Kelly Daggett Brings Attacking Mentality To Penn State’s Defense
Kelly Daggett’s seamless transition from attacker to defender this offseason provided a young Nittany Lion defense with a commanding voice and veteran presence.
After tallying 39 points her first two years on campus, the junior agricultural sciences major from Bainbridge, PA, put the team first and fully bought in when head coach Missy Doherty propositioned the move.
Now, she’s an essential contributor in a starting trio that also includes sophomore Hayley DeAgostine and true freshman Alyssa Sloane. Daggett has started all 19 of Penn State’s games heading into Friday’s NCAA tournament opener against Penn.
“I feel like I’ve really gained a lot of knowledge on defense,” Daggett said before Wednesday’s practice. “This is something that I hadn’t done since high school, so I took every game and every lesson and every time I got beat and was like, ‘Now I know how to be better next time.’”
Daggett, a four-sport star in high school for Lancaster Catholic, leads Penn State in caused turnovers with 25 so far this season, while adding 30 ground balls and four points (two goals) from her position as a low defender.
One of Daggett’s goals came on a tremendous hustle play late in the first half of a clutch 13-12 overtime victory versus Johns Hopkins on March 22. Daggett took the ball away deep in the Blue Jays’ territory and didn’t think twice before rifling a shot perfectly on target.
“I would say my biggest strength is probably 1v1 defense,” she said. “I’m able to go out and get the ball because I know that the rest of my team has my back.”
When asked which player reminded her the most of the role she played during her college days at Maryland, Doherty was quick to single out Daggett.
“I never stopped talking,” Doherty, a three-time NCAA national champion defender, said with a smile. “Kelly does a great job of leading the defense and talking through things.”
Earlier this season, Doherty called Daggett and DeAgostine the team’s “glue” players — the ones whose names maybe don’t show up at the top of the box score, but are crucially important to the outcome of the game nonetheless.
Penn State (10-9) has lost five of its last six contests, but the win over Northwestern in the Big Ten semifinals ensured the Nittany Lions would make their seventh straight NCAA appearance. Daggett was named to the conference’s all-tournament team last weekend in Ann Arbor.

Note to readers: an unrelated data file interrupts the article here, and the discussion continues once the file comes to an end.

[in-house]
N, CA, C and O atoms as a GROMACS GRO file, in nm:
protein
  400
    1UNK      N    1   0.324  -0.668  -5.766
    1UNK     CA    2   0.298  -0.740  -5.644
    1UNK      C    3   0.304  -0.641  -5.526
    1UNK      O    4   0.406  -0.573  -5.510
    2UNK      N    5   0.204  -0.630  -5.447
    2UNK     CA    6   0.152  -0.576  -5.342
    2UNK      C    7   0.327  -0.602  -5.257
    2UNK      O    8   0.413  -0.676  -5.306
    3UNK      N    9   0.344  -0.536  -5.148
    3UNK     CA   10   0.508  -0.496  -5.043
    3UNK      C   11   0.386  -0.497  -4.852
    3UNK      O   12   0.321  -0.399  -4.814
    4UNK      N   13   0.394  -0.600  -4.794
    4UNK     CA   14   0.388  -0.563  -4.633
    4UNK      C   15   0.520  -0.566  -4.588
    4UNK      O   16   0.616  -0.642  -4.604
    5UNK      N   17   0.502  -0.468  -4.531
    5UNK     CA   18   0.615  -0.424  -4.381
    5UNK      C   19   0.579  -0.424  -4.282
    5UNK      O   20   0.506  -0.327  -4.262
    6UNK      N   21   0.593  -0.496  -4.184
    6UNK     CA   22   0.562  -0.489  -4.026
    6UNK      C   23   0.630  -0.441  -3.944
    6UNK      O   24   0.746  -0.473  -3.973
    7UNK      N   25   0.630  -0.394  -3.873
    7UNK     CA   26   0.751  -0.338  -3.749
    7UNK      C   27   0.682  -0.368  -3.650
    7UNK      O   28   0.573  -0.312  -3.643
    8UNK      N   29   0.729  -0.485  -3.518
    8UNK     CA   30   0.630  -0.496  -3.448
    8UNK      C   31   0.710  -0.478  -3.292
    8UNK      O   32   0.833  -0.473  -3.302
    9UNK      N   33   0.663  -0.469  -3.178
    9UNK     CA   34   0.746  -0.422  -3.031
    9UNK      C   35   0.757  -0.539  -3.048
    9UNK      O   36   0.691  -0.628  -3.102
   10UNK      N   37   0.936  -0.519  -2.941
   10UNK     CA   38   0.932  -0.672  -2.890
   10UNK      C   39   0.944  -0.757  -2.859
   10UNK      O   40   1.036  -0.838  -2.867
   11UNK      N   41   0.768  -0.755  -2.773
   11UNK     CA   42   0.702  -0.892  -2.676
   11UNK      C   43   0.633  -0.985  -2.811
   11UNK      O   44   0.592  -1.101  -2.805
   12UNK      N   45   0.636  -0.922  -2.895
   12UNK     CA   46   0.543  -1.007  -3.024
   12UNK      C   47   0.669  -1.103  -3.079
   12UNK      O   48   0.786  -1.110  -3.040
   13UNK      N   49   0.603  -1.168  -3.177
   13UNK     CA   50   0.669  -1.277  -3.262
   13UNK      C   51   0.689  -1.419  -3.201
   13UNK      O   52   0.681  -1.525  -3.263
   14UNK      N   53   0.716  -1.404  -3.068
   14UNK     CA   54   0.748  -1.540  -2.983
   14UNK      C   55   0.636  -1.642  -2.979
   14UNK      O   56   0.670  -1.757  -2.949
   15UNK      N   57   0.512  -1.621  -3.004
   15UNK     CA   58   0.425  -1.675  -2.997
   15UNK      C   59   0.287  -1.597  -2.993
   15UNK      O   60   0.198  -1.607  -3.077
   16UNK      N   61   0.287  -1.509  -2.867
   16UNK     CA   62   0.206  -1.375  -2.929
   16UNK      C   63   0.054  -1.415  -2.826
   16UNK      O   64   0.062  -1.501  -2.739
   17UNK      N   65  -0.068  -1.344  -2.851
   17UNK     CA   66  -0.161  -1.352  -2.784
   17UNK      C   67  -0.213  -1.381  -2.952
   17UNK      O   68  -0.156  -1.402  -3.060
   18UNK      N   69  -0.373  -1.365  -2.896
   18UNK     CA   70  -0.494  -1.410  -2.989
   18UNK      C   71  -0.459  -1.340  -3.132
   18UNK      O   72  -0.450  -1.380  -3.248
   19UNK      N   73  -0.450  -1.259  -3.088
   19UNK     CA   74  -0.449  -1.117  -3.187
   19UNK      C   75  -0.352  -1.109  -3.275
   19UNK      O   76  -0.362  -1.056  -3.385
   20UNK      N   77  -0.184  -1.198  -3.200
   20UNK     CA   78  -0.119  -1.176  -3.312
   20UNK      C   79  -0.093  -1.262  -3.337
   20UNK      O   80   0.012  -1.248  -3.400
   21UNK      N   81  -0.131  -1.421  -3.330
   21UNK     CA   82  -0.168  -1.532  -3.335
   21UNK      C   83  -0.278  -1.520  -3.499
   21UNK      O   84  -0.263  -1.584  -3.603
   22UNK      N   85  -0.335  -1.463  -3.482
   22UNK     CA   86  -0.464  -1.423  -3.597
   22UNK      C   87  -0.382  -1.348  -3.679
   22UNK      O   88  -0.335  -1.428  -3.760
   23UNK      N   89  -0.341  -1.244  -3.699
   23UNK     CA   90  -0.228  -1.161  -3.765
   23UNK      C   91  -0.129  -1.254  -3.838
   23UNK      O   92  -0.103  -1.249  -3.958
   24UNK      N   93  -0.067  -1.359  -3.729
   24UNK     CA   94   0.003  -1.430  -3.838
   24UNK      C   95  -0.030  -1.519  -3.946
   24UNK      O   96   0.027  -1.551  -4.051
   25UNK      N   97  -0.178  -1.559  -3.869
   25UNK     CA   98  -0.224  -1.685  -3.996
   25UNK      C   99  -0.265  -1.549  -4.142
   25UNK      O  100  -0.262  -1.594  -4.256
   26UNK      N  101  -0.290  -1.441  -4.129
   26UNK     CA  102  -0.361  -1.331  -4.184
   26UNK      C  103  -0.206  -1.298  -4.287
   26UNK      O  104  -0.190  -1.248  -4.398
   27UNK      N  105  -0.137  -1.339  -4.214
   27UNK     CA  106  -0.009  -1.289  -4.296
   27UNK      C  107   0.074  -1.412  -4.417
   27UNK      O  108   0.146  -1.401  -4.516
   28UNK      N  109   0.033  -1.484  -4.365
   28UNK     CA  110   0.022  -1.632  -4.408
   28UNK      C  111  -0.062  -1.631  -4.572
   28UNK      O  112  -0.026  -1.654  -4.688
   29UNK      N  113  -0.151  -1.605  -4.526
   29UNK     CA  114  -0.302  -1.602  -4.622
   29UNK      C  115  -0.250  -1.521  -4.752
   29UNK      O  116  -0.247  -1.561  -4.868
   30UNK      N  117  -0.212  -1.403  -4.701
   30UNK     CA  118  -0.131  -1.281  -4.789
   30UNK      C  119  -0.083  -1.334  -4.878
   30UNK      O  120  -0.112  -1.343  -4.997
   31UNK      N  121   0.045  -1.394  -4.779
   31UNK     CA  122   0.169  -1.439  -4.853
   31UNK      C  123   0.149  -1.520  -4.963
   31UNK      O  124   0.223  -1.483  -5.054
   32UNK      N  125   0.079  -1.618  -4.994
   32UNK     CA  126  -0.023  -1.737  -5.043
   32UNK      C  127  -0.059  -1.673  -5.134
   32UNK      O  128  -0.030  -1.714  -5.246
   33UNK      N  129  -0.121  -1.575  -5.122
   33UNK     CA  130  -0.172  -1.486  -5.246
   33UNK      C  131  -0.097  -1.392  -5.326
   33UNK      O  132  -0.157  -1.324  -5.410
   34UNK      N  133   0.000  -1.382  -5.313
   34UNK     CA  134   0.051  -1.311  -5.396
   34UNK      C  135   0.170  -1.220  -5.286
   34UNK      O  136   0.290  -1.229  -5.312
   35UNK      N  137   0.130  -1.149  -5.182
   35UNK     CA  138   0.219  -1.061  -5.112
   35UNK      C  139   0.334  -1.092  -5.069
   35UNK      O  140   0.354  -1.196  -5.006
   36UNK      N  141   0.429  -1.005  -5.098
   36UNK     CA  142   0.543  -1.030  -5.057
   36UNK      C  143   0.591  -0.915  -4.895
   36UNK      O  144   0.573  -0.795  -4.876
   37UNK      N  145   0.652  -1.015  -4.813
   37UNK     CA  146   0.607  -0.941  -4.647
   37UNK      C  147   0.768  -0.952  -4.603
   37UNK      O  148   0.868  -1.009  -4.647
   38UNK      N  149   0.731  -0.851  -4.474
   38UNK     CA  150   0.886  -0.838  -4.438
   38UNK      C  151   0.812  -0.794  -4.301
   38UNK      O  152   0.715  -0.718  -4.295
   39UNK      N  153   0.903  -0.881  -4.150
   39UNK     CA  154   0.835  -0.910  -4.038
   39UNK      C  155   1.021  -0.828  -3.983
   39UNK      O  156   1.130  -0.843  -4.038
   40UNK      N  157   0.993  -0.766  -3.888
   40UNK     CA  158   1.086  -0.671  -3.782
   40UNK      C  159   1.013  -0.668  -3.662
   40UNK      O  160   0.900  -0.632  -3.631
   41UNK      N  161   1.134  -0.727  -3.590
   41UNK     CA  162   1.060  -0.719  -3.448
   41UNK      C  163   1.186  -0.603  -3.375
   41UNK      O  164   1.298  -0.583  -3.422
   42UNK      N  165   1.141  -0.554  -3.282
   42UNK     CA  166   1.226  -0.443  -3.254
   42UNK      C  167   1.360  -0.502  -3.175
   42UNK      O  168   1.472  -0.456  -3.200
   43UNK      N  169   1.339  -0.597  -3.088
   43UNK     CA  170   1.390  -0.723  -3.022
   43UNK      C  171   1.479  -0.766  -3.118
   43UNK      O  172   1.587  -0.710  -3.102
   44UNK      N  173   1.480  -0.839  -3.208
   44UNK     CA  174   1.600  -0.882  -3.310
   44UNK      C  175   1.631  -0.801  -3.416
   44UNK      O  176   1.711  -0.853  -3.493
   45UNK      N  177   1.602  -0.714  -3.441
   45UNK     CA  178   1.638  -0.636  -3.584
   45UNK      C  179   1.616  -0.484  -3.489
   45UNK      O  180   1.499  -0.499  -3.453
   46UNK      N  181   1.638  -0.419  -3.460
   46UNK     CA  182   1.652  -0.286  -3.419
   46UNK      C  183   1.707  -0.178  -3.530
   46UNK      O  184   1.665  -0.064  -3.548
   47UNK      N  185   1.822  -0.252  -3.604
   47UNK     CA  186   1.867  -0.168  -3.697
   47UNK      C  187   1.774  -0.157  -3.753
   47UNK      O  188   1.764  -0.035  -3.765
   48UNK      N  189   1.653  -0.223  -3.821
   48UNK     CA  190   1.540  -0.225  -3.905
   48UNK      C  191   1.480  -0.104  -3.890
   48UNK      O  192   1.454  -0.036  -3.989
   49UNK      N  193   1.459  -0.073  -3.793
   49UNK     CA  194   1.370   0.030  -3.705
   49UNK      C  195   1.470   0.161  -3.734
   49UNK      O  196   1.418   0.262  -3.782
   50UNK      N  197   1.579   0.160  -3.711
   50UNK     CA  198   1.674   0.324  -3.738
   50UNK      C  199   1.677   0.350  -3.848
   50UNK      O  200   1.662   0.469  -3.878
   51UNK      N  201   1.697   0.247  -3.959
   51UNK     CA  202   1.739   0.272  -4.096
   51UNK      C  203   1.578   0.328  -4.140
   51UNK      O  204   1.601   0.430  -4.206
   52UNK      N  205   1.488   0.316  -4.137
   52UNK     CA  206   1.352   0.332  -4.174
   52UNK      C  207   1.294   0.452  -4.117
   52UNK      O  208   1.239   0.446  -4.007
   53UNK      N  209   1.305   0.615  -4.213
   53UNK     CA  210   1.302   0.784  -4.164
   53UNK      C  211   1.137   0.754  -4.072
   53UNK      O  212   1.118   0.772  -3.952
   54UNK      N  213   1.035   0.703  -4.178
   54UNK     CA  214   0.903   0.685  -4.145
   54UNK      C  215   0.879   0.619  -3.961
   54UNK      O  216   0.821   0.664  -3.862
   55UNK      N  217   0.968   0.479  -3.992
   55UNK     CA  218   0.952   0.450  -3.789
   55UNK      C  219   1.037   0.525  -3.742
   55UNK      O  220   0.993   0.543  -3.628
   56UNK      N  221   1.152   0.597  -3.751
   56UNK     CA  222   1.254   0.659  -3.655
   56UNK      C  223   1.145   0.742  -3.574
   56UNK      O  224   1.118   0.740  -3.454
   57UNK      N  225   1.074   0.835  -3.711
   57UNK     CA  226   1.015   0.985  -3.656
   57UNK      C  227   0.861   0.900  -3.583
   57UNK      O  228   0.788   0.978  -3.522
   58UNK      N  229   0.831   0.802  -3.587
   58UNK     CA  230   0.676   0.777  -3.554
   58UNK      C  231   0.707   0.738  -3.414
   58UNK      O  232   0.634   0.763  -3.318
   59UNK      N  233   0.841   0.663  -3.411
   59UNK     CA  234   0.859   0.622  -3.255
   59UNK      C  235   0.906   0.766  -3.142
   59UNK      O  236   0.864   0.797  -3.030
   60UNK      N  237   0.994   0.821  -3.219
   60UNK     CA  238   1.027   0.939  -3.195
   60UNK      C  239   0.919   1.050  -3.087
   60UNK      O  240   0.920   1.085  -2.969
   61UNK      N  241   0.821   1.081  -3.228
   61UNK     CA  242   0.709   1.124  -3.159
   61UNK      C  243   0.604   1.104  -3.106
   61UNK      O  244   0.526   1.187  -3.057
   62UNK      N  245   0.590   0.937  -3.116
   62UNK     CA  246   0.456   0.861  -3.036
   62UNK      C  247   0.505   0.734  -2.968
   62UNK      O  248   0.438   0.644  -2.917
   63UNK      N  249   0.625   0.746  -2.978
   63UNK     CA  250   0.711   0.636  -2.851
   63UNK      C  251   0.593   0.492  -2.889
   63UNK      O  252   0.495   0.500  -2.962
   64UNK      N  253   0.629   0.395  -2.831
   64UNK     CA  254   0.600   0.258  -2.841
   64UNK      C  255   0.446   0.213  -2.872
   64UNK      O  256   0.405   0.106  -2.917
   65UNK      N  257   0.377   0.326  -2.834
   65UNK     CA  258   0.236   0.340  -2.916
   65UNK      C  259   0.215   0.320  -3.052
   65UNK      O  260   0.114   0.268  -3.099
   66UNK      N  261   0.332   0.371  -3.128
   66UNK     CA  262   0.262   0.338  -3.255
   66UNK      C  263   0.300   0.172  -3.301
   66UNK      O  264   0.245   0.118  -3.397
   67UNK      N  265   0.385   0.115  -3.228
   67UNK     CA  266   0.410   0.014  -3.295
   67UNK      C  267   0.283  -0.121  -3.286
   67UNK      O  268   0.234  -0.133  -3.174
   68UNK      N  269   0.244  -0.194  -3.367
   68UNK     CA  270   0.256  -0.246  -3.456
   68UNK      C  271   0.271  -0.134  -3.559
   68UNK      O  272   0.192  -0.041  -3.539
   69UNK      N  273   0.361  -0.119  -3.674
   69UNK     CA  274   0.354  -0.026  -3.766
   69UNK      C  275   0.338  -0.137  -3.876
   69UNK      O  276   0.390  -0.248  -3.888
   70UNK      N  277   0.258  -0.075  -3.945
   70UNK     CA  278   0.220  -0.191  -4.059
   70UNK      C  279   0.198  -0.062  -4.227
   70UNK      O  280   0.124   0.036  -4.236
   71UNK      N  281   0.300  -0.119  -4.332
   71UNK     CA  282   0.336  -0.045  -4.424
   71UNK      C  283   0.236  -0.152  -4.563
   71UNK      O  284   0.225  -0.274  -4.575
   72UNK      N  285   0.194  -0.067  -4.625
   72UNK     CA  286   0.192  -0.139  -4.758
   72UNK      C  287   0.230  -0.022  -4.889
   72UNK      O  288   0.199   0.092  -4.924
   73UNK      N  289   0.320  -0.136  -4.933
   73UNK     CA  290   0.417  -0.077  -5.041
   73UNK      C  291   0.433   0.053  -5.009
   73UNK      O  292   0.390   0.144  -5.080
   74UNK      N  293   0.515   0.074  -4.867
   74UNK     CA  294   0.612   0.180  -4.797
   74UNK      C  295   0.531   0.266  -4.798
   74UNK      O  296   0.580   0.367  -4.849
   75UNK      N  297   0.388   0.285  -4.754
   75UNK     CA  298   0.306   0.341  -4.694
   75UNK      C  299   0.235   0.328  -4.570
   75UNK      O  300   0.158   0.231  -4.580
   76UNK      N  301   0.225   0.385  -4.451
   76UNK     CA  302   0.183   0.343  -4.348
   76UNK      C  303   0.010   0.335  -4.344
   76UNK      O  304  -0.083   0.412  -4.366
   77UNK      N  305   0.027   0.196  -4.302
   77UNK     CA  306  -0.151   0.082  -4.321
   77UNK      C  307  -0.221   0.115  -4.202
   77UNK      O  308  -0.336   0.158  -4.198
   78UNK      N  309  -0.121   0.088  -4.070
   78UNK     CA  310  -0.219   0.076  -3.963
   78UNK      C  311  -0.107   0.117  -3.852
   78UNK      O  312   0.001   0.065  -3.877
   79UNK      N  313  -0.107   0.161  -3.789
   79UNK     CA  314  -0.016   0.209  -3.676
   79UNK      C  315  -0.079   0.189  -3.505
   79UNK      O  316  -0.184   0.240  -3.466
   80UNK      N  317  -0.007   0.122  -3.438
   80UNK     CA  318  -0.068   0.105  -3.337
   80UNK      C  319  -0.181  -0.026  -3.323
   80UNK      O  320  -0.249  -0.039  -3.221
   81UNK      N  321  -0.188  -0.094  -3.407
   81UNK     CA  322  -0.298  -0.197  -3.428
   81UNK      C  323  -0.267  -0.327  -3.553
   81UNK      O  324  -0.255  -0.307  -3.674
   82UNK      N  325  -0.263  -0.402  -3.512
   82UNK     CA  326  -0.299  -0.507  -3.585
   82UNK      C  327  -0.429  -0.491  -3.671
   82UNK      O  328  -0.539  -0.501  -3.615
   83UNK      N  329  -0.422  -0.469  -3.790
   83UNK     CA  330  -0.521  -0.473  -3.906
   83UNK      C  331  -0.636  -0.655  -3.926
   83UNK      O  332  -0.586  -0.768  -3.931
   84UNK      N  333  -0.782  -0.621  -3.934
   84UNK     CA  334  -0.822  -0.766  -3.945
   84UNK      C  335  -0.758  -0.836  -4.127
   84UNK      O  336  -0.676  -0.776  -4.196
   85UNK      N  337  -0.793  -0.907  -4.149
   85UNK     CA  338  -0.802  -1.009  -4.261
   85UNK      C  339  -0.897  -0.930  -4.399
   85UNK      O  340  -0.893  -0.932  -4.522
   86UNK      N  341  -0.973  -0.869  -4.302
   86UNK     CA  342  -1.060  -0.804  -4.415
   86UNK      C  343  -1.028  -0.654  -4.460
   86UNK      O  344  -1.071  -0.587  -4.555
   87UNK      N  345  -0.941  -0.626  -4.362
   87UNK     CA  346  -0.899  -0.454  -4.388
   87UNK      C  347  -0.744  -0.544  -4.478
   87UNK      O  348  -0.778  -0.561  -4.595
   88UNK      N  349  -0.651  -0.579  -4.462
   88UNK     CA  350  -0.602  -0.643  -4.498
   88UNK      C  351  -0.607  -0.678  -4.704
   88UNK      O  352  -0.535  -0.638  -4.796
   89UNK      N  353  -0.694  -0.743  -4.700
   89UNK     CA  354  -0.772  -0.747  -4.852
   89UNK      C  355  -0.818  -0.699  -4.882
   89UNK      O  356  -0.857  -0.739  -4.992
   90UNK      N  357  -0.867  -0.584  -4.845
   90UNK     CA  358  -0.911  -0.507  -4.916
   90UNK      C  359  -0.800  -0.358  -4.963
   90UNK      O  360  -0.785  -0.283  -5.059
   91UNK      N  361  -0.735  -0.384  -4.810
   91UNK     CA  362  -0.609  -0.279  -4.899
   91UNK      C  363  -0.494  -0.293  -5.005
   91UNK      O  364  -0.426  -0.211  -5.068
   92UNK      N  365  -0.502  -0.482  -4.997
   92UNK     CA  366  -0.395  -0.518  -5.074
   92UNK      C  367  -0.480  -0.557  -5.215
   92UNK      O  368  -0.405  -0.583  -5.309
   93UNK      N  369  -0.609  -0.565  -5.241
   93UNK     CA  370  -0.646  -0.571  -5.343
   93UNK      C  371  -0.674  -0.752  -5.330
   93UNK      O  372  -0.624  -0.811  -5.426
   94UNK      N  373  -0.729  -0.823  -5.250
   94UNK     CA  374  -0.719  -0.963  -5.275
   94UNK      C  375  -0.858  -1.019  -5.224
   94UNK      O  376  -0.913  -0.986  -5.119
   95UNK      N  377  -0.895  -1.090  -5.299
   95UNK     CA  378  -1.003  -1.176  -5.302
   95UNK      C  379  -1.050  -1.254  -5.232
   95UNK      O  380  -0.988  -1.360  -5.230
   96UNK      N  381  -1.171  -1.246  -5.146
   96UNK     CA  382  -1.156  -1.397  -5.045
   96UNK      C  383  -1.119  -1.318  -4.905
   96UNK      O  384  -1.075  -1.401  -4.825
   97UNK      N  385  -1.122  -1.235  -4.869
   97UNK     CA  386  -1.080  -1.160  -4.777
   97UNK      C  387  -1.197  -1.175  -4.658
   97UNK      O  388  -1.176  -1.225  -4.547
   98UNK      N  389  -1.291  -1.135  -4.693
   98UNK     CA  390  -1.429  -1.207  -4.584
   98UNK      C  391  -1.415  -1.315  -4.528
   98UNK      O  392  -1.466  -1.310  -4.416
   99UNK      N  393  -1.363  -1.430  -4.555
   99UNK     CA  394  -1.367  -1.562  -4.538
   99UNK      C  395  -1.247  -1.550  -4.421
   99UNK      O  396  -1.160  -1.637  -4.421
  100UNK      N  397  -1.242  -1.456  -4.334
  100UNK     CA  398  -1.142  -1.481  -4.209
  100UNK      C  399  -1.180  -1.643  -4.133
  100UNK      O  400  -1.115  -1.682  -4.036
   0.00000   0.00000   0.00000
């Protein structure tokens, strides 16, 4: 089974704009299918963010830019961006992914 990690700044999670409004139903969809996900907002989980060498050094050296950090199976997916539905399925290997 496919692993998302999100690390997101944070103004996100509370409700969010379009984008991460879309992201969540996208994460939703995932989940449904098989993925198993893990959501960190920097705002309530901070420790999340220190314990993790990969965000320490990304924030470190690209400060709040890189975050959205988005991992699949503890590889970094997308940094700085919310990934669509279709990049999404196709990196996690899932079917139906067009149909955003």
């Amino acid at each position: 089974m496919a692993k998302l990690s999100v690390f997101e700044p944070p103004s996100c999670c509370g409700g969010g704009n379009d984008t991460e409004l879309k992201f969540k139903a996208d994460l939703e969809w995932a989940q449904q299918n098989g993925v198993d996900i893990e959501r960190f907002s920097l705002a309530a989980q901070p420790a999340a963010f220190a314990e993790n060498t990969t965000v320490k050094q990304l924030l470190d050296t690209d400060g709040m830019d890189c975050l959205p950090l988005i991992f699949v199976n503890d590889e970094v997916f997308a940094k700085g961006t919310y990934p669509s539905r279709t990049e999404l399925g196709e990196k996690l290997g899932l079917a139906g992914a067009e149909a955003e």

“We know that we’ve lost a lot of games, but the nice thing is, at this point we have nothing to lose,” Daggett said. “There’s no expectations. We’re not a high-ranked seed, so as long as we go in and we play our best, whatever happens, it’ll be a good game.”
The in-state Quakers (13-4) fell to Princeton in the Ivy League championship before nabbing an at-large bid to the tournament, where they’ll face the Nittany Lions Friday at 5 p.m. at Kenneth P. LaValle Stadium on Stony Brook’s campus.
Daggett and the Nittany Lions have made the Final Four in consecutive seasons, falling to North Carolina and Maryland in 2016 and ’17, respectively. The program’s progress is evident, but an improbable return to the semifinals would prove Penn State is here to stay.
“It’s a great memory for us,” Daggett said. “The past two years we’ve gone all the way to Memorial Day weekend and that’s been incredible for us. We keep having to, not hype up the freshmen, but we have to keep reminding them, ‘This is what we do. We get to the Final Four.’”
The Nittany Lions have five true freshmen playing significant roles this season, but Daggett said she and Penn State’s upperclassmen have simply been preaching the importance of “mentality” this week.
“My favorite thing about Daggett is definitely her energy that she brings to every practice, every game,” senior captain Katie O’Donnell said. “Every single play she makes, she’s bringing full force. Whether it’s on the defensive end or she comes over on offense and scores a goal, her celebrations just show it all. She’s ready to go at all times.”
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“Tim’s Law,” the Timothy J. Piazza Anti-Hazing Law, was approved by the Pennsylvania Senate Monday. The legislation is named after Tim Piazza, who died following a hazing ritual at the on-campus Beta Theta Pi fraternity house in February 2017. Now that it’s been passed by both Pennsylvania’s Senate and House of Representatives, the bill will move […]
“If not, he’s going to wind up back on the street.”
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